We left the deep freeze of Toronto and landed in the damp chill of Glasgow. I’m not sure which I prefer, but I’d toss them both out for the hot sand of any Caribbean Island….I’d even take a Florida beach at this point. Fuck, I hate the cold.
It was a long journey, 36 hours between sleeps, including a six hour lay-over at Heathrow while BA searched for a plane that could fly. And it was an expensive journey, $1200 in excess baggage fees. But we made it and, as anticipated, fresh pints of John Smith’s were waiting for us at the end of the journey.
I like coming to Glasgow, if for no other reason than the Scots are such a welcoming and friendly tribe. Perhaps it’s the familiarity; there is a lot of Scottish blood running through Canadian veins. I don’t have much of a feel for the city, itself. It doesn’t have the natural charm of Edinburgh, but there is something genuine about it. The gig tonight was part of the three week long Celtic Connections festival, which takes place all over the city in different venues. Tonight we were placed in the Kelvingrove Museum: an enormous Victorian building housing the oddest collection of art and artefacts, everything from a spitfire to a stuffed elephant to a priceless Dali. They used the Great Hall for the gig which probably seemed like a good idea to the person who envisioned the gig, but if they had asked a sound engineer or musician if the room would work with a PA in it, they would have passed on the venue. Stone and marble with a 100 foot high arched ceiling never goes well with a kick drum. It was a nightmare for Jared and not very pleasant for us on stage: a big, echo-y mush. The urban myth about this building is that once it was built the architect came to visit and discovered that it had been built backwards. In his despair he killed himself. I think he came to see a rock show here and just couldn’t handle the mess. On the positive side; the show was sold out and the Glaswegians showed their class and gave us a warm welcome and plenty of support; we also got to listen to John Murry who opened for us and also had to fight the sound but made me want to check out his album; and we got to rummage around in the wardrobe room…always a good time.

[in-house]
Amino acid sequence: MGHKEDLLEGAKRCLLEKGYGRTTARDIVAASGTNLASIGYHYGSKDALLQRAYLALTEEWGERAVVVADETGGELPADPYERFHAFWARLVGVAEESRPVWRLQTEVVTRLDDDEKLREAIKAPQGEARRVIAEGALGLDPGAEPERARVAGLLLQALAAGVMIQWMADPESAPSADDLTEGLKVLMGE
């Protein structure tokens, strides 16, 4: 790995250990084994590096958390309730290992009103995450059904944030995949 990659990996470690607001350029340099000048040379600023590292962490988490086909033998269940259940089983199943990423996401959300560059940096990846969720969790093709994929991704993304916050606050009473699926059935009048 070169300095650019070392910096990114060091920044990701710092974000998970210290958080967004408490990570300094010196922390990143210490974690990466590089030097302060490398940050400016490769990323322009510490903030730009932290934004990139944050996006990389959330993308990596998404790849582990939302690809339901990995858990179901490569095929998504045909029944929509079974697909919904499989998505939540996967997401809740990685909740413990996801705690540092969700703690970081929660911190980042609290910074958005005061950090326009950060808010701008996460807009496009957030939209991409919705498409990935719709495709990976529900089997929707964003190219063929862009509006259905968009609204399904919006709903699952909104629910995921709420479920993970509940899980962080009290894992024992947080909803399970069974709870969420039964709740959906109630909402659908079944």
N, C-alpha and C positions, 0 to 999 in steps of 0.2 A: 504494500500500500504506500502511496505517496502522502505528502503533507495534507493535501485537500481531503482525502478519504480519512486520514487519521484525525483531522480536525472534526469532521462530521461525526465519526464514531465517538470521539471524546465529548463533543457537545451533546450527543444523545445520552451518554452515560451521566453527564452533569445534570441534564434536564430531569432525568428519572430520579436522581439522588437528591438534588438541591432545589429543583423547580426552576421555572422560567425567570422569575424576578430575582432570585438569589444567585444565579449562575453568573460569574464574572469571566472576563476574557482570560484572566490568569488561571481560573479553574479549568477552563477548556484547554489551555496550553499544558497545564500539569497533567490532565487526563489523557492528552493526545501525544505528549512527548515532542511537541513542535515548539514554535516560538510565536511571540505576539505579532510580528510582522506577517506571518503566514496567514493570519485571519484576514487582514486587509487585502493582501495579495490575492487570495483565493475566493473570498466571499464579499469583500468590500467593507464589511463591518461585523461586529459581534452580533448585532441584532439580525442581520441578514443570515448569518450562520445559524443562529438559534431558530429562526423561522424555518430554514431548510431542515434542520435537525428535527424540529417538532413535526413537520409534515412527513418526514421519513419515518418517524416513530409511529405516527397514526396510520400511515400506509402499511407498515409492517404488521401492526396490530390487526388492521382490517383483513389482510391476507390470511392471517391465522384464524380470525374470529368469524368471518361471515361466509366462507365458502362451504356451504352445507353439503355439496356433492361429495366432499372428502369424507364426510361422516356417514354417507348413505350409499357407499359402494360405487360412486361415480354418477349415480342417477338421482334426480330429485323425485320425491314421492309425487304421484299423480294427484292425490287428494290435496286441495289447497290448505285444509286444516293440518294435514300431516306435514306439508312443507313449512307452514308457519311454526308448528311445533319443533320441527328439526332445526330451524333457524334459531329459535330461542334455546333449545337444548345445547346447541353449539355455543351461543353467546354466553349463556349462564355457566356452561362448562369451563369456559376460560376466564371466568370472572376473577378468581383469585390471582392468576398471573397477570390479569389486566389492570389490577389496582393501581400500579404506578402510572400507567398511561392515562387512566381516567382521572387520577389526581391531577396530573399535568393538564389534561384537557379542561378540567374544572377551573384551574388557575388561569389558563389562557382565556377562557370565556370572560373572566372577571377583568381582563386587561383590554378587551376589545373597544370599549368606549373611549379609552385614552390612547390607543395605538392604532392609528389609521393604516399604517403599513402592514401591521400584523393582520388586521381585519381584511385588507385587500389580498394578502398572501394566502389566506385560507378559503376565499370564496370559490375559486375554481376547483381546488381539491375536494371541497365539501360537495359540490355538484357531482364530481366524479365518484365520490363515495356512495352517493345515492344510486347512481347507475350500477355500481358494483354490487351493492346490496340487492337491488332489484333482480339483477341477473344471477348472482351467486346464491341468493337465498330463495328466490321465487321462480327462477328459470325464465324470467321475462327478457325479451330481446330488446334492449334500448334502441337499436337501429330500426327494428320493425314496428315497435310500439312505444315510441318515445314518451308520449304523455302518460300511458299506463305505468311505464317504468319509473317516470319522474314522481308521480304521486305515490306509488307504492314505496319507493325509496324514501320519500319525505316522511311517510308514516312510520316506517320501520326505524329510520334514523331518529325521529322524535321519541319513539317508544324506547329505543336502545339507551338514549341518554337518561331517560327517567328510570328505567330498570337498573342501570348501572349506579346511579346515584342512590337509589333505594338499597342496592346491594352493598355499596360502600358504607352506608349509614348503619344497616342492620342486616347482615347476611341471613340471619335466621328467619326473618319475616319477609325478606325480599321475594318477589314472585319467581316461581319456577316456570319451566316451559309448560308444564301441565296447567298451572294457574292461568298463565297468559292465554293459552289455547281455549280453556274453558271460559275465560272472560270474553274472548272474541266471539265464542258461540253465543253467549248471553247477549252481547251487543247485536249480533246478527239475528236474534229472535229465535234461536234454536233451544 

This entry was posted on Thursday, January 24th, 2013 at 4:06 pm and is filed under Tour Diary. You can follow any responses to this entry through the RSS 2.0 feed. Both comments and pings are currently closed.
Quite right about the sound in Glasgow. It was better upstairs but the echo from the side halls boomed and overall it was a bit of a mush. However it was great to see you and the very fine John Murry.
These avalanches of reverberation just drowned poor John Murry, who unfortunately also seemed poorly prepared. My first time to see the CJ live. Given these extremely difficult acoustic conditions, the sound was still remarkably good. Also, Margo's singing is better than it has ever been. Glad I was there.